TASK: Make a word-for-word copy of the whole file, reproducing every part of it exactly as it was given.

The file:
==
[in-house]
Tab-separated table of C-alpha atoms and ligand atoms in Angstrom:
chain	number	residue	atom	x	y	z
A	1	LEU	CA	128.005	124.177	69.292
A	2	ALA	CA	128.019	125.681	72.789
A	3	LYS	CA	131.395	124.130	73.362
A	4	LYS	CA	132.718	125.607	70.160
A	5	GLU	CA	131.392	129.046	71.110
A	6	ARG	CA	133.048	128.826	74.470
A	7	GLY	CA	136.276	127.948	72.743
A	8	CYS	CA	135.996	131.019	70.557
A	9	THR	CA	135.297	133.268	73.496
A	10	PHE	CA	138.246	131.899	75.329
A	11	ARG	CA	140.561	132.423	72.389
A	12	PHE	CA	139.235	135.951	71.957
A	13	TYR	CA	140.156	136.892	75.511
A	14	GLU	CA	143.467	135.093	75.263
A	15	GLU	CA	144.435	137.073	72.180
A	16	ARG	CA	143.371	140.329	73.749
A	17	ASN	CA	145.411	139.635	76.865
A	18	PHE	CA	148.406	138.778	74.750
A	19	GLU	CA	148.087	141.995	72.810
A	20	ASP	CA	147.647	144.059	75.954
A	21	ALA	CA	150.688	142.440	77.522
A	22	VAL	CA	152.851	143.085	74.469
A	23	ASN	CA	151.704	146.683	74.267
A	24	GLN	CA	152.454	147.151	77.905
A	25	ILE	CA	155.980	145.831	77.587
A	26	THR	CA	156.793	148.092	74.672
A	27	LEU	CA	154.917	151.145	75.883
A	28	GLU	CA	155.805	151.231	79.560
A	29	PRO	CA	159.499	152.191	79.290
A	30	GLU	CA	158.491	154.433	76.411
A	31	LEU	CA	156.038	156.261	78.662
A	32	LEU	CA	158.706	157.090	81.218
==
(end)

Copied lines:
[in-house]
Tab-separated table of C-alpha atoms and ligand atoms in Angstrom:
chain	number	residue	atom	x	y	z
A	1	LEU	CA	128.005	124.177	69.292
A	2	ALA	CA	128.019	125.681	72.789
A	3	LYS	CA	131.395	124.130	73.362
A	4	LYS	CA	132.718	125.607	70.160
A	5	GLU	CA	131.392	129.046	71.110
A	6	ARG	CA	133.048	128.826	74.470
A	7	GLY	CA	136.276	127.948	72.743
A	8	CYS	CA	135.996	131.019	70.557
A	9	THR	CA	135.297	133.268	73.496
A	10	PHE	CA	138.246	131.899	75.329
A	11	ARG	CA	140.561	132.423	72.389
A	12	PHE	CA	139.235	135.951	71.957
A	13	TYR	CA	140.156	136.892	75.511
A	14	GLU	CA	143.467	135.093	75.263
A	15	GLU	CA	144.435	137.073	72.180
A	16	ARG	CA	143.371	140.329	73.749
A	17	ASN	CA	145.411	139.635	76.865
A	18	PHE	CA	148.406	138.778	74.750
A	19	GLU	CA	148.087	141.995	72.810
A	20	ASP	CA	147.647	144.059	75.954
A	21	ALA	CA	150.688	142.440	77.522
A	22	VAL	CA	152.851	143.085	74.469
A	23	ASN	CA	151.704	146.683	74.267
A	24	GLN	CA	152.454	147.151	77.905
A	25	ILE	CA	155.980	145.831	77.587
A	26	THR	CA	156.793	148.092	74.672
A	27	LEU	CA	154.917	151.145	75.883
A	28	GLU	CA	155.805	151.231	79.560
A	29	PRO	CA	159.499	152.191	79.290
A	30	GLU	CA	158.491	154.433	76.411
A	31	LEU	CA	156.038	156.261	78.662
A	32	LEU	CA	158.706	157.090	81.218